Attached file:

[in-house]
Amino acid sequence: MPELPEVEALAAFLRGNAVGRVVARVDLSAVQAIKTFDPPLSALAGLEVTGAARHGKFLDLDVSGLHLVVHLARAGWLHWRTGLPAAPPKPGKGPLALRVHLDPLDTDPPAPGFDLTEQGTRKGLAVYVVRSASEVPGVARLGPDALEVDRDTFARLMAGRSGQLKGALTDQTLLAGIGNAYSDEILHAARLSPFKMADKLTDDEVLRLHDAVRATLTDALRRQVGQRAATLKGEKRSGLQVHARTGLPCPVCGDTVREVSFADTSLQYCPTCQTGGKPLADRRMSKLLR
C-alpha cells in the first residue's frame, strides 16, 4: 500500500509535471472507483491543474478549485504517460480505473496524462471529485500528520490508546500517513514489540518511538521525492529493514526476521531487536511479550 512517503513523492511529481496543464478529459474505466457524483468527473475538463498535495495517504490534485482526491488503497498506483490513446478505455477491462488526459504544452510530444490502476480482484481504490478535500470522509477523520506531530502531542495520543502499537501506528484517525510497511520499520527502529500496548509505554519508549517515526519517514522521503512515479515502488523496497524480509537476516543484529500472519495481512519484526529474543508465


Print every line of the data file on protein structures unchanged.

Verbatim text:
[in-house]
Amino acid sequence: MPELPEVEALAAFLRGNAVGRVVARVDLSAVQAIKTFDPPLSALAGLEVTGAARHGKFLDLDVSGLHLVVHLARAGWLHWRTGLPAAPPKPGKGPLALRVHLDPLDTDPPAPGFDLTEQGTRKGLAVYVVRSASEVPGVARLGPDALEVDRDTFARLMAGRSGQLKGALTDQTLLAGIGNAYSDEILHAARLSPFKMADKLTDDEVLRLHDAVRATLTDALRRQVGQRAATLKGEKRSGLQVHARTGLPCPVCGDTVREVSFADTSLQYCPTCQTGGKPLADRRMSKLLR
C-alpha cells in the first residue's frame, strides 16, 4: 500500500509535471472507483491543474478549485504517460480505473496524462471529485500528520490508546500517513514489540518511538521525492529493514526476521531487536511479550 512517503513523492511529481496543464478529459474505466457524483468527473475538463498535495495517504490534485482526491488503497498506483490513446478505455477491462488526459504544452510530444490502476480482484481504490478535500470522509477523520506531530502531542495520543502499537501506528484517525510497511520499520527502529500496548509505554519508549517515526519517514522521503512515479515502488523496497524480509537476516543484529500472519495481512519484526529474543508465